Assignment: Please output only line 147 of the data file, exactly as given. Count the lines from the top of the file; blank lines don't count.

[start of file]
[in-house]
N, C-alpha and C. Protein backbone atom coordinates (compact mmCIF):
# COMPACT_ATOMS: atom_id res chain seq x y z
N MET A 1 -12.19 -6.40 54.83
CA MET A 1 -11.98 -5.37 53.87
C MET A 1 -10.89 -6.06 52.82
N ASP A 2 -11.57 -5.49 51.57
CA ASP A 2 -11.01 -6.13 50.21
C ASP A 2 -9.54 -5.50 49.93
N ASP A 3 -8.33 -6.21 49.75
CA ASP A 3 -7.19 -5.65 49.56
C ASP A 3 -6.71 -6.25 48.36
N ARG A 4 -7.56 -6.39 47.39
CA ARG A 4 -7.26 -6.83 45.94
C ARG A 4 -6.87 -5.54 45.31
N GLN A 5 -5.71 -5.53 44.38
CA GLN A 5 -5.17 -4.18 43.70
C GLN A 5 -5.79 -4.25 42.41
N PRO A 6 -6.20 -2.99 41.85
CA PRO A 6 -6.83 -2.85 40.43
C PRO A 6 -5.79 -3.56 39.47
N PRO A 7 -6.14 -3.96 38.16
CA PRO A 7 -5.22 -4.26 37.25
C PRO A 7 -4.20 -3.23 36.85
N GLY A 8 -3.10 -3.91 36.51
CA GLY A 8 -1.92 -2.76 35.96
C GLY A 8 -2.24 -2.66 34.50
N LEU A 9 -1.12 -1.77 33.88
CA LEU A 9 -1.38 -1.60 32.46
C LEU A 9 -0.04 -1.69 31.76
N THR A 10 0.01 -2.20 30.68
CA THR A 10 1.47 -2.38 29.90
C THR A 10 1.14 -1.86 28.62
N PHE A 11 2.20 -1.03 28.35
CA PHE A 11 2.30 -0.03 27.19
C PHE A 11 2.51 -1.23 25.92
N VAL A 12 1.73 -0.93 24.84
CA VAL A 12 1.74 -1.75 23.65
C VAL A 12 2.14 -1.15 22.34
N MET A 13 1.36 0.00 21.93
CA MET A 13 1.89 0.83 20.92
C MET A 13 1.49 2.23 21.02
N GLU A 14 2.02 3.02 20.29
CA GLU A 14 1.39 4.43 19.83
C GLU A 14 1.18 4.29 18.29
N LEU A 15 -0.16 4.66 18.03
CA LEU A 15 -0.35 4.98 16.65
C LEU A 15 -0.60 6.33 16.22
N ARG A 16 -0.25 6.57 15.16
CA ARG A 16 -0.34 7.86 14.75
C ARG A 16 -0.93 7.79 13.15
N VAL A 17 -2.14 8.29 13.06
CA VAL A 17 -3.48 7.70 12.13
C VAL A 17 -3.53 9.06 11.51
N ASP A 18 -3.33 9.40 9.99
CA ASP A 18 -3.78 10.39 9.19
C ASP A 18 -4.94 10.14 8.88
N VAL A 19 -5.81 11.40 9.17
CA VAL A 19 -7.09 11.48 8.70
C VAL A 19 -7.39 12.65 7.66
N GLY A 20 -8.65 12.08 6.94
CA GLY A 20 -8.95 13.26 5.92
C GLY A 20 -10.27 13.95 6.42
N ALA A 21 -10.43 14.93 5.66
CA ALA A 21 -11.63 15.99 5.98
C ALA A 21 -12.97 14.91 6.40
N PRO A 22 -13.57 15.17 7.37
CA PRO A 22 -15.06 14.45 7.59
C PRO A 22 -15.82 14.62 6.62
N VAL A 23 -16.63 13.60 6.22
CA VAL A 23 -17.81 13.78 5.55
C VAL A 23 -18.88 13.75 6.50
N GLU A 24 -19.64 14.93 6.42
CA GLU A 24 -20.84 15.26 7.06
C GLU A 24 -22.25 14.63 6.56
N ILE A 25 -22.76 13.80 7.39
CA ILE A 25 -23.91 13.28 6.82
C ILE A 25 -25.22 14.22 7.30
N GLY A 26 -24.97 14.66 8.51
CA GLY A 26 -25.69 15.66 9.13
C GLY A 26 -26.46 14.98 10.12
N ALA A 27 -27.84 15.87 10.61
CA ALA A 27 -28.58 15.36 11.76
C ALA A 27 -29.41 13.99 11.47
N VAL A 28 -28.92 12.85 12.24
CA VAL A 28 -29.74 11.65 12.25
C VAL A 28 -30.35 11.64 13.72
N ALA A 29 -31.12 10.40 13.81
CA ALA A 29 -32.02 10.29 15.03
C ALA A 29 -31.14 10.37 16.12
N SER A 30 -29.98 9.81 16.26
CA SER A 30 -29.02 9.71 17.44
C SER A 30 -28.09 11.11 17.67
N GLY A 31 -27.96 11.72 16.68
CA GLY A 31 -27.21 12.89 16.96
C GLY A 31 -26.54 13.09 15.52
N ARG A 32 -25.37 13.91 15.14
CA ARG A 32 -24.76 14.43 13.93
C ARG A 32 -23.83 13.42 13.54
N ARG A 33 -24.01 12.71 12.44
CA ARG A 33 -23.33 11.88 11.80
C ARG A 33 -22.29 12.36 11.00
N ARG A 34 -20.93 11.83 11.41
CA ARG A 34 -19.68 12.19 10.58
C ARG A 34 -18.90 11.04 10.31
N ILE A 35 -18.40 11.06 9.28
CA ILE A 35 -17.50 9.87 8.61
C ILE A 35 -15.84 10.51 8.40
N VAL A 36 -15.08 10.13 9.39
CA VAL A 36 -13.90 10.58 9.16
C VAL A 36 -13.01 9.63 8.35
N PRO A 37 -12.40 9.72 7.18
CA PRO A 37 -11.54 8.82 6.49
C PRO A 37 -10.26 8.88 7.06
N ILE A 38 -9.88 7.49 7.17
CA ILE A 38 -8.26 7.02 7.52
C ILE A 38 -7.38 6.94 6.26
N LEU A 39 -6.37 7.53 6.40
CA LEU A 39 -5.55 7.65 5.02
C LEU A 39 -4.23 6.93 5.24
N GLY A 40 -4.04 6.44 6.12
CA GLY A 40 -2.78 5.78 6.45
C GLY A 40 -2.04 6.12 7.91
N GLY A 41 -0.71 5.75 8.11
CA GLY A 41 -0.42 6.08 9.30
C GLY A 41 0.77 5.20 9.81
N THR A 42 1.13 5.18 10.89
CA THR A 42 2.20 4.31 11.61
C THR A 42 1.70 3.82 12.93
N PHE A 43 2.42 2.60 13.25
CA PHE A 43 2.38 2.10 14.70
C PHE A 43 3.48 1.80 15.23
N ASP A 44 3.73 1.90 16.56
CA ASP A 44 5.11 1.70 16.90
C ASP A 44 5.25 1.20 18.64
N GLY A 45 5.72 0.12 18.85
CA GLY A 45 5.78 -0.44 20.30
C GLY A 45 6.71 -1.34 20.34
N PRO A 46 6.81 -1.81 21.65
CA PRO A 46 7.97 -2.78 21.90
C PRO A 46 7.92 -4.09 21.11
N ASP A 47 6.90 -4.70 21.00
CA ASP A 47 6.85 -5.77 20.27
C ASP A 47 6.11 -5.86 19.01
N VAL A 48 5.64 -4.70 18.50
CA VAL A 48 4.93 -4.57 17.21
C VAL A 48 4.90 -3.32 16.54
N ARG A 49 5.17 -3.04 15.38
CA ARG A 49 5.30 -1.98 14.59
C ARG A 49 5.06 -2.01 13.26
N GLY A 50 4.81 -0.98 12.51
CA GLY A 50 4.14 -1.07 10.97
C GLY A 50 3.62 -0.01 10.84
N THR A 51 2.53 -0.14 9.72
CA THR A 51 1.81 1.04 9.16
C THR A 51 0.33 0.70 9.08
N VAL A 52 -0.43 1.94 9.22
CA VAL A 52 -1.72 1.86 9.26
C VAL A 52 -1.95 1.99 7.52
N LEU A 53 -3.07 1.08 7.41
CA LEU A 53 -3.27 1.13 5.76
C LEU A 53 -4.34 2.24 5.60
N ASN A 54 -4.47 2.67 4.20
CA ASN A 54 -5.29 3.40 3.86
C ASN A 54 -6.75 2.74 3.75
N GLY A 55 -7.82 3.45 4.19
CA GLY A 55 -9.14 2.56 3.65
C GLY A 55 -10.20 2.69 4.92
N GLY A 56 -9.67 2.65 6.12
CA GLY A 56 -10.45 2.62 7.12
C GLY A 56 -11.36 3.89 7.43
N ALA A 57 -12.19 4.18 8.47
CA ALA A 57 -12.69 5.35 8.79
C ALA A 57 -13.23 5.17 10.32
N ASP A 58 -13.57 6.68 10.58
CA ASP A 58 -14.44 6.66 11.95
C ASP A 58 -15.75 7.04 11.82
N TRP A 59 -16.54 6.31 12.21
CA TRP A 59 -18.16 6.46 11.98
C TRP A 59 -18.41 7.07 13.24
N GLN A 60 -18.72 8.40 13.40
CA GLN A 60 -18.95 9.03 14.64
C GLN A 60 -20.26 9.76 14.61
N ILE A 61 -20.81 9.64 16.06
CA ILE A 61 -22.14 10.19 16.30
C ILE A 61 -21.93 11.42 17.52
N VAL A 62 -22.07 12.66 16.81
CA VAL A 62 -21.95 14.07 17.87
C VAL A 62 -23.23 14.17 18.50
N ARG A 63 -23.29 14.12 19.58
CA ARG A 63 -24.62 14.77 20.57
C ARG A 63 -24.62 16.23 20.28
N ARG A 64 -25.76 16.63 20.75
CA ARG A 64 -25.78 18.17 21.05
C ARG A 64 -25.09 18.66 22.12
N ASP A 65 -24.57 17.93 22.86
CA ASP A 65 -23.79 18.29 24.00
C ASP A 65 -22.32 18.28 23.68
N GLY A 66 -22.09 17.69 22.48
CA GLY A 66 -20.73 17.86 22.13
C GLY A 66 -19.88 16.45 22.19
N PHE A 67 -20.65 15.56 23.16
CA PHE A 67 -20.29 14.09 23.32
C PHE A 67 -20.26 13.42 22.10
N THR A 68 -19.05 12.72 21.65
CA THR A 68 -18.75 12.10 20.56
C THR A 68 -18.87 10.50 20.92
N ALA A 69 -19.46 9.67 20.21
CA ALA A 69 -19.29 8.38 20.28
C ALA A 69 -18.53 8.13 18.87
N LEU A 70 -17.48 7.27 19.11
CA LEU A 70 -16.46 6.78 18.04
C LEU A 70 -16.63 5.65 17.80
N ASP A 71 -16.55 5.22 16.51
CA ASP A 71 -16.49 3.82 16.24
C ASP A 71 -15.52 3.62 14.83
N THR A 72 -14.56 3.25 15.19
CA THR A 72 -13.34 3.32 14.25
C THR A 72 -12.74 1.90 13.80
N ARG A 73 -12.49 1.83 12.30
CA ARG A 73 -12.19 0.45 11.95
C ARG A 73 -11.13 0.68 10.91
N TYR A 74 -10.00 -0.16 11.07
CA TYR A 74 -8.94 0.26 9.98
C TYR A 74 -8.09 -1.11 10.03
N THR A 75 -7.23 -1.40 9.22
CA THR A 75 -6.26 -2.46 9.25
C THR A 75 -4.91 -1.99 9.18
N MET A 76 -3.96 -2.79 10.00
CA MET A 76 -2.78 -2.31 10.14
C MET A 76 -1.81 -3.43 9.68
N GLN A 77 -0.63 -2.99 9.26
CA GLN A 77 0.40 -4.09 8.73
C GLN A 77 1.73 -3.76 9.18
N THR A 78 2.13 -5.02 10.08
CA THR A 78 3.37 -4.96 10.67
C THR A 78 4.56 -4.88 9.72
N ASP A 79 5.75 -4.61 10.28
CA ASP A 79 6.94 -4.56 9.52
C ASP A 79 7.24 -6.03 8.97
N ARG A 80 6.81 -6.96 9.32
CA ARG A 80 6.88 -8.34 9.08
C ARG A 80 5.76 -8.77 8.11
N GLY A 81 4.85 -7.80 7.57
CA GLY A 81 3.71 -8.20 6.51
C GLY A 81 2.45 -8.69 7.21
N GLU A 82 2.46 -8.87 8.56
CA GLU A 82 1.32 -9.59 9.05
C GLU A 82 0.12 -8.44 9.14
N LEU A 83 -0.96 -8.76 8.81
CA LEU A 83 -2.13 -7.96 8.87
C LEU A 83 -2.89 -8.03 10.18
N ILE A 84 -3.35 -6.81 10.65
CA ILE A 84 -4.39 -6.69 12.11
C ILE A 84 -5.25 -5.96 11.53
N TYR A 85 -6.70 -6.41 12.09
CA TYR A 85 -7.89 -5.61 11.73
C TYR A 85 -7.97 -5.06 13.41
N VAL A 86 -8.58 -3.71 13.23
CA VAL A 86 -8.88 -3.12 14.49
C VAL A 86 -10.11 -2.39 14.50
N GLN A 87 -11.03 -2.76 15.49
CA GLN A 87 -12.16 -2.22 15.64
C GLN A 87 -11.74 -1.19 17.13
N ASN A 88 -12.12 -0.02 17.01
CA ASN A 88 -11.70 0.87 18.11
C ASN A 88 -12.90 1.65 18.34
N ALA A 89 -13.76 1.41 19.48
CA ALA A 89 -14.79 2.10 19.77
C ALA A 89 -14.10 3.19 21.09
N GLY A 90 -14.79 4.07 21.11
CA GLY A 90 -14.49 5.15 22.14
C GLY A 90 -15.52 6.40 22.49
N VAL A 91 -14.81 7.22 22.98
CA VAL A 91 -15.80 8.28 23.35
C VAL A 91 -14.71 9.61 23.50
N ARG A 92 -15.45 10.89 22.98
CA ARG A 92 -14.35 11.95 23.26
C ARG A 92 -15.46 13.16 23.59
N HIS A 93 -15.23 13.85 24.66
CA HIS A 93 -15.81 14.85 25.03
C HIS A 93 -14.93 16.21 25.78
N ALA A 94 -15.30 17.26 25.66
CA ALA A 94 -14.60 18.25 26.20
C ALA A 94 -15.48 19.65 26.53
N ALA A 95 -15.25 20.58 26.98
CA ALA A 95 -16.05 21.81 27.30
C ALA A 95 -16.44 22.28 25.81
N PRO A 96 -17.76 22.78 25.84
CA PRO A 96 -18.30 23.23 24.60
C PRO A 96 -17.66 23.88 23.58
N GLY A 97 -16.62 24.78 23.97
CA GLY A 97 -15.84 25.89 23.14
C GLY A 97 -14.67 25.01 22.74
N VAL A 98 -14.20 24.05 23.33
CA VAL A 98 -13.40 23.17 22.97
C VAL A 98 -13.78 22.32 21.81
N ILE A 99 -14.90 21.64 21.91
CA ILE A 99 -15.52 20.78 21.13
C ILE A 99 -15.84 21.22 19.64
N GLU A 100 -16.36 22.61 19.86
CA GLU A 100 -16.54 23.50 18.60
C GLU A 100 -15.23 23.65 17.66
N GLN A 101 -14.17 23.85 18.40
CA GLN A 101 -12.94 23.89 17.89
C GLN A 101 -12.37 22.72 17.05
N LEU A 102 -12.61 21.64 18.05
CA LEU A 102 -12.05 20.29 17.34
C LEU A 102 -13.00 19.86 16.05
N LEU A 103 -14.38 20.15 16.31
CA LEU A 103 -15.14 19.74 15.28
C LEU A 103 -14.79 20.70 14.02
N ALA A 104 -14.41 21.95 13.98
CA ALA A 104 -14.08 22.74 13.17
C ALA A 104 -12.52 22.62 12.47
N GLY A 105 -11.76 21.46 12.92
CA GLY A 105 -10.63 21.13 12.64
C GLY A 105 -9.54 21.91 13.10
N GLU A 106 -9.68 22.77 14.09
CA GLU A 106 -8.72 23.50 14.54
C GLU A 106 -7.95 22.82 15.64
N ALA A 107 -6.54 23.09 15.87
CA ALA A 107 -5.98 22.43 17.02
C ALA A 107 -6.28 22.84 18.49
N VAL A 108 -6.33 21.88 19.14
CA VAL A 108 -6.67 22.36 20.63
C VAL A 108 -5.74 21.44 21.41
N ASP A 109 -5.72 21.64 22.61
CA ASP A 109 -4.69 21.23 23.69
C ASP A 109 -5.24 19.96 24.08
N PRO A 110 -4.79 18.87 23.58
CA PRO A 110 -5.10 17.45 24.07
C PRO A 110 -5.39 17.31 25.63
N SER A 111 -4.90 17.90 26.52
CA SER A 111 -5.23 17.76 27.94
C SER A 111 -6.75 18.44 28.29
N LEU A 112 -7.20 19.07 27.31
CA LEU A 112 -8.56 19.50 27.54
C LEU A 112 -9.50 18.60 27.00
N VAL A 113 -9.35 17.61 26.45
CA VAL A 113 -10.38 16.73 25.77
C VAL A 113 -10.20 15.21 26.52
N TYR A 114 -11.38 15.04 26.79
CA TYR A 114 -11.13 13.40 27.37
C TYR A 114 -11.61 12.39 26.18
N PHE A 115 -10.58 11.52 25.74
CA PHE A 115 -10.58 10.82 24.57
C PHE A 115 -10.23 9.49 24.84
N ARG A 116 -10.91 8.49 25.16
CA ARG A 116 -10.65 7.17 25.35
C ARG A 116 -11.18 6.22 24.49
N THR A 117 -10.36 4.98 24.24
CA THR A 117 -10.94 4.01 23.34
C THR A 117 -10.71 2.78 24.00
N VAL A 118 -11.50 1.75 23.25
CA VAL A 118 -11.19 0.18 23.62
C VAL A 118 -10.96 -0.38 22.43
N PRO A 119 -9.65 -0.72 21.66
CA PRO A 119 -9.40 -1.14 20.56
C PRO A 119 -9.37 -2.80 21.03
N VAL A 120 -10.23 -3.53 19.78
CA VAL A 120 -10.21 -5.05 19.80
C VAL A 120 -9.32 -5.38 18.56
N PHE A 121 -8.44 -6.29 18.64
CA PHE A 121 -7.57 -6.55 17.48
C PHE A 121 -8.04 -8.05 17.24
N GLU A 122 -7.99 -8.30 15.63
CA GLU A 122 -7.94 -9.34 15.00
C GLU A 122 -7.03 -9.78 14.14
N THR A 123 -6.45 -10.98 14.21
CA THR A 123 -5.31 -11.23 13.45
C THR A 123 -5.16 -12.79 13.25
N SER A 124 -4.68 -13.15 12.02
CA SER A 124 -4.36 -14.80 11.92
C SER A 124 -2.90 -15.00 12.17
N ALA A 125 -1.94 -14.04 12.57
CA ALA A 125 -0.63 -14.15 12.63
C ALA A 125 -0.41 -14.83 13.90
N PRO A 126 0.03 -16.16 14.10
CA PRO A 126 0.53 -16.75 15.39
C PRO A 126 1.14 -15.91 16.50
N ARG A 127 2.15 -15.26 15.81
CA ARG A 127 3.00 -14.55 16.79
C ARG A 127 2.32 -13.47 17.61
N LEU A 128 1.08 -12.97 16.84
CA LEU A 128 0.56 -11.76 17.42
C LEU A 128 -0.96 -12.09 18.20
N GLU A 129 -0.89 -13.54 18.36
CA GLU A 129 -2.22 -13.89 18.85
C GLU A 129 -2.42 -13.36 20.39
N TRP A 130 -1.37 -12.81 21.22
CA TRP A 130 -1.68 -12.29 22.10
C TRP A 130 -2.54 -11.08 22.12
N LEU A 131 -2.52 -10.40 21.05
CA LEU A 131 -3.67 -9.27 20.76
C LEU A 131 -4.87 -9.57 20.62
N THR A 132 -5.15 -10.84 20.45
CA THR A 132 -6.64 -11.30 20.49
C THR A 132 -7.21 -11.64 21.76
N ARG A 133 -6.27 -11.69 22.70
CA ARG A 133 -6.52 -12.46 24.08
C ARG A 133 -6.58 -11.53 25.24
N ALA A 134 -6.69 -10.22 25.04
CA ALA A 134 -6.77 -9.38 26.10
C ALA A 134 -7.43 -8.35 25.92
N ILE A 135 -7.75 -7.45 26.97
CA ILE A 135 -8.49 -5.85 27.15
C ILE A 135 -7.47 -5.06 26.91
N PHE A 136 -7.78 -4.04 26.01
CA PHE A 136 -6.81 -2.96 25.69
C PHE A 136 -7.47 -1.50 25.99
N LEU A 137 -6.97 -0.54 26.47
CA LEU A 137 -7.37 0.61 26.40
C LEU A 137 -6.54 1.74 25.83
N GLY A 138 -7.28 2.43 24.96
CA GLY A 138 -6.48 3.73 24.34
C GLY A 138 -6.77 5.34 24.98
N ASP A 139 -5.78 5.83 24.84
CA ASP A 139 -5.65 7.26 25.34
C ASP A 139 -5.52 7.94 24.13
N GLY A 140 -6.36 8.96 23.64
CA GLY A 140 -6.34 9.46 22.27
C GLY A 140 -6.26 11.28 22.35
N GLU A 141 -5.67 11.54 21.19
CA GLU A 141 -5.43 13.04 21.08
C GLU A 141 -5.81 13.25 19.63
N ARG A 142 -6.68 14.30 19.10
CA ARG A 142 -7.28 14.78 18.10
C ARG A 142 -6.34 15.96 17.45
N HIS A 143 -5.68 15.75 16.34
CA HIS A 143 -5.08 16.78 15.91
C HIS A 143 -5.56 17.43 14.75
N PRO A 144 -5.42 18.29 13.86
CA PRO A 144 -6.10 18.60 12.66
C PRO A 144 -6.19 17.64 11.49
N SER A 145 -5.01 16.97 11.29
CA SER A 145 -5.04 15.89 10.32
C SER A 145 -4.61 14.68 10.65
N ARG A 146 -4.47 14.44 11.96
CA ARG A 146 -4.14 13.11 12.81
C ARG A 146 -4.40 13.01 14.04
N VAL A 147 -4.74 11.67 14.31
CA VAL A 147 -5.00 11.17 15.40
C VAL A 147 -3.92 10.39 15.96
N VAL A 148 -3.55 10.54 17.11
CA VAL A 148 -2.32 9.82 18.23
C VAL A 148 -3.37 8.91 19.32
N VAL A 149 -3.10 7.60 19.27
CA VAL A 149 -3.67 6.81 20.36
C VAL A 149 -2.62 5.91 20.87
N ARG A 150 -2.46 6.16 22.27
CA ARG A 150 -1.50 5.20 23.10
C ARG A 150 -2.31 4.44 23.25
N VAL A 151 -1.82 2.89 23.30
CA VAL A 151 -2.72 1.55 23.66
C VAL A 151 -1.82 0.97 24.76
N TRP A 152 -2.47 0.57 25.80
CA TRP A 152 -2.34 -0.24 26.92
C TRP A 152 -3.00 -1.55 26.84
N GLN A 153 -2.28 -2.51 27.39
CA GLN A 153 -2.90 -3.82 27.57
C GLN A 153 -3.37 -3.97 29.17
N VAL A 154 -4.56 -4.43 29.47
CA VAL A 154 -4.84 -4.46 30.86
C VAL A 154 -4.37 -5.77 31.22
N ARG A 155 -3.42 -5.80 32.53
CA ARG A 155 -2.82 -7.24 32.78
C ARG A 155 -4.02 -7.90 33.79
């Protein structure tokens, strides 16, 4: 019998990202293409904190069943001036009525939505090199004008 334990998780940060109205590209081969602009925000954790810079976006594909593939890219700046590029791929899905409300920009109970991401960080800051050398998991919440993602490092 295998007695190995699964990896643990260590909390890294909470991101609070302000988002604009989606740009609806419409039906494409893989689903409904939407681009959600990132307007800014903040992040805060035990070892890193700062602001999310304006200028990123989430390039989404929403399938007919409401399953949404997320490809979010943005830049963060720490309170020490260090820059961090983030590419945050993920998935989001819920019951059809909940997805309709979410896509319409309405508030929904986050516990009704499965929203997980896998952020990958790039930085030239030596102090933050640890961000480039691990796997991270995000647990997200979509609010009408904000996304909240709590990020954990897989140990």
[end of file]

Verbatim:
C VAL A 48 4.90 -3.32 16.54